You know everything there is to know about Mr. Minxie-Bums, right? You know just the way he likes his belly rubbed, you know exactly when he wants his supper, and you know at what time he likes to go outside every night, but do you know what he does when he’s out where the streetlights replace the sun and the rules don’t mean a thing? A study conducted by students and researchers from the University of Georgia are catching a glimpse of the secret lives of outdoor cats with their Kitty Cams. The unobtrusive video cameras where attached to 60 urban free-roaming cats whose owners volunteered them for this project. Check out a short video below and learn about the atrocities your precious Mr. Minxie-Bums is committing in your very own neighborhood!
The American Bird Association states that the predatory nature of the domestic cat is one of the leading causes for the decline of many species of birds and small mammals in the United States. Out of the 74 million cats in America, it’s estimated that 30% kill prey. Kerrie Anne Loyd, a University of Georgia researcher who worked on the Kitty Cam project, was quoted as saying, “The previous estimates were probably too conservative because they didn’t include the animals that cats ate or left behind.” The Kitty Cam project was designed to get an accurate reading of how large the domestic cat’s effect really is.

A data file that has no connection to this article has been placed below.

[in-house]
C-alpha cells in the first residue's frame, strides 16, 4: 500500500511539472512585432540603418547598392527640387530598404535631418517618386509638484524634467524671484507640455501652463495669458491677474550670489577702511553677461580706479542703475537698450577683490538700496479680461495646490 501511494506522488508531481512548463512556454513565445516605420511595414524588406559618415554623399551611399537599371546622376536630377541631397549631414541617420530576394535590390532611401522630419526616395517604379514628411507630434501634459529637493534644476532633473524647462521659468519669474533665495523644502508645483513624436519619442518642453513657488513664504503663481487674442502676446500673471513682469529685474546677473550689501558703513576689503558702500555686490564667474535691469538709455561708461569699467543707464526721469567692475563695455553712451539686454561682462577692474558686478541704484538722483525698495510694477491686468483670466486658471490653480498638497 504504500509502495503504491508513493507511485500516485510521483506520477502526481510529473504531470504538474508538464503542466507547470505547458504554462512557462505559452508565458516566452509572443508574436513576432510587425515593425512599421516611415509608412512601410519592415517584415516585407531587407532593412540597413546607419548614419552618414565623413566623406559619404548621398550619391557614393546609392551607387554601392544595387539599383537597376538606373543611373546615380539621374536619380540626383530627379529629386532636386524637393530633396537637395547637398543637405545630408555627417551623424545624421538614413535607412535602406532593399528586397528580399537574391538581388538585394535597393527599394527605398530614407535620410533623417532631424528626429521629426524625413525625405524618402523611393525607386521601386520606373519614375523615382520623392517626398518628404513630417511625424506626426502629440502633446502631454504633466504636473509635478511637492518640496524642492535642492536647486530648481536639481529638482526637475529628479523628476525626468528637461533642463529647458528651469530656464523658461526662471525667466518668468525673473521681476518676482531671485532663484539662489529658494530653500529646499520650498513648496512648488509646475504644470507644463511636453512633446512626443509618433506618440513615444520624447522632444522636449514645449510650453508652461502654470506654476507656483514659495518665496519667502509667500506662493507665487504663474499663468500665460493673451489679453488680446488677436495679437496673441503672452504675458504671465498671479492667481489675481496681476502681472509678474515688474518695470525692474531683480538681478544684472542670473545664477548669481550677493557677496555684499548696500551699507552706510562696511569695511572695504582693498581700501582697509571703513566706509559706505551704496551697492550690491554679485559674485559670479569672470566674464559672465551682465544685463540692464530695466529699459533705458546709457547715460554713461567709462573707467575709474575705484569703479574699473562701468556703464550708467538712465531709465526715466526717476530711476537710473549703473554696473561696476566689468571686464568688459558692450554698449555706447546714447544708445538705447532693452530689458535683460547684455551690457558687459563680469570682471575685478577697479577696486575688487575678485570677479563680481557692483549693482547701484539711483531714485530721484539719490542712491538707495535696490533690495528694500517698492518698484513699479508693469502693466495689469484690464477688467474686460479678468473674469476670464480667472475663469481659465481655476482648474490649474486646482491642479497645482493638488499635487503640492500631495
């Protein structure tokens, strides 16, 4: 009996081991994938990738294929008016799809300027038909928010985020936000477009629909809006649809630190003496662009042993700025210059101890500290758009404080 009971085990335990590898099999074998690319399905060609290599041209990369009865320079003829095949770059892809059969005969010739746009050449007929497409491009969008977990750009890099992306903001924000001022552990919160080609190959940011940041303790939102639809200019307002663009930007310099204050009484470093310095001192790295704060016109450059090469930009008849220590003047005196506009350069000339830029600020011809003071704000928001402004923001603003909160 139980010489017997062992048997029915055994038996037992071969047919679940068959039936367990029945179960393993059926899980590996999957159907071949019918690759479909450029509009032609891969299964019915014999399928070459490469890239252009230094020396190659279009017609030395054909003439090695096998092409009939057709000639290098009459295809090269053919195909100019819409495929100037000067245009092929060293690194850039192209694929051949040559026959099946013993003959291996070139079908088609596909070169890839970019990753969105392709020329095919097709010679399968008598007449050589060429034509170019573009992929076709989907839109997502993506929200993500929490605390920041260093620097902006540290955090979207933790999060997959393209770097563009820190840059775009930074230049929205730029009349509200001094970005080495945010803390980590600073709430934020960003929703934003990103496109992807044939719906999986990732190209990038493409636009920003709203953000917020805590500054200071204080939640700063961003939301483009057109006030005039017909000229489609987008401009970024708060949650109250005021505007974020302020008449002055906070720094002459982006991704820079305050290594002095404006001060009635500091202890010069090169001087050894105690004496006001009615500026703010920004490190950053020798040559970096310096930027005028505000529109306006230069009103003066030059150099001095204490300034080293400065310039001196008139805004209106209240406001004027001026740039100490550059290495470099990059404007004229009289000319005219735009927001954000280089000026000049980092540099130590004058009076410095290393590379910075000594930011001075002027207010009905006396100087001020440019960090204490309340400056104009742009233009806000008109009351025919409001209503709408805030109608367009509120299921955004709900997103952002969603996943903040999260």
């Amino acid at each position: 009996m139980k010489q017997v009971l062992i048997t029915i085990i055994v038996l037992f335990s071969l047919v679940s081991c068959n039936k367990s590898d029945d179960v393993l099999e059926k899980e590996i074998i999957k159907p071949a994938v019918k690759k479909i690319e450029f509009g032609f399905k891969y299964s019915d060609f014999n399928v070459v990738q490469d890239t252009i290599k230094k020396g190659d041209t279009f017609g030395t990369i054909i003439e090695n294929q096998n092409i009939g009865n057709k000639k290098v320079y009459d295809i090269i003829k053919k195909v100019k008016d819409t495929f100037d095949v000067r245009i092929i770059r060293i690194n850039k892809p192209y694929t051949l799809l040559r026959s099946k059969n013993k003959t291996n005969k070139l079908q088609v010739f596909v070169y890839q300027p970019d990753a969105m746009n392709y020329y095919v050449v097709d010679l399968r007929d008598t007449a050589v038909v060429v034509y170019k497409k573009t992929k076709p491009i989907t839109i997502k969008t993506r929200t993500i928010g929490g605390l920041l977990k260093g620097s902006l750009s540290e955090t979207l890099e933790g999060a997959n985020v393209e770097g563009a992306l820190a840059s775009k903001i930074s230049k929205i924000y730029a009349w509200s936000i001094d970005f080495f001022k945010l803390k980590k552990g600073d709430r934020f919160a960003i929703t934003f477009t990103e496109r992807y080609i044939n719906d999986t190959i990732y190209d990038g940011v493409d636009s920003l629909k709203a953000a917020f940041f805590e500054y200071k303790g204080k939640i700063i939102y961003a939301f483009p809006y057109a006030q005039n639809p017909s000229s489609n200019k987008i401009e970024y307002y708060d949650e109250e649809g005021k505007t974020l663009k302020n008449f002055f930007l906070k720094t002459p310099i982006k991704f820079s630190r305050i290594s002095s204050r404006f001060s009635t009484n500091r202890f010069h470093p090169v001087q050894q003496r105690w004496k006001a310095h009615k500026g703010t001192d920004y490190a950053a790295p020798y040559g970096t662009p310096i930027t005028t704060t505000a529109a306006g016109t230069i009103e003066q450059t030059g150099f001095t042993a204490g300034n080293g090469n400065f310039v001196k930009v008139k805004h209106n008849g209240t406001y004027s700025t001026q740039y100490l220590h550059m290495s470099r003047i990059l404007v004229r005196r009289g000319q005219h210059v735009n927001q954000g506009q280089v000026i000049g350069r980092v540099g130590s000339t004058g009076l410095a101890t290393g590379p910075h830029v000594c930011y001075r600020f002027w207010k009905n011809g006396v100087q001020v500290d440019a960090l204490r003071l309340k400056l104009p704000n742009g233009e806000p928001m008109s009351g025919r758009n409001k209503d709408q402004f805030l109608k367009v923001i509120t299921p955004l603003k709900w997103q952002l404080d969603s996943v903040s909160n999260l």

Cat owners around the city of Athens, Georgia volunteered their cats to be fitted with Kitty Cams in order to collect data regarding the cats’ predation habits. The researchers secured a video camera around each cat’s collar, which allowed the cat’s activities to be recorded without affecting its ordinary behaviors. It was found that, on average, cats only brought home about 25% of what they killed, ate 30%, and left the remaining kills where they died. These findings may explain why so many species which make up cats’ typical prey are dying off so rapidly. The fact that cats kill without mercy or remorse was not the only thing learned by the project. Researchers were surprised to find that cats aren’t only dangerous to birds and small mammals.
The Kitty Cams revealed that 45% of the 60 cats studied darted across roads and 25% ate or drank things they found lying around. Although it’s no surprise that cats dart across roads (I’ve swerved to avoid hitting enough of them to know), I was surprised that a full quarter of the cats in the study ate things indiscriminately. Mr. Minxie-Bums might be going through his nine lives faster than you thought.
One thing that I wonder about, though, is what if the Kitty Cam was used in other cities? What would we find out about New York City cats? What kind of prey would cats in Juneau, Alaska stalk? Would San Franciscan cats dash in front of trolleys? The point of this study is to let people know that it’s important to keep their cats indoors in order to protect both declining species and the cats themselves.
Check out the video down below and visit the Kitty Cam official website to learn more about all the trouble your cat gets into when you open your front door.
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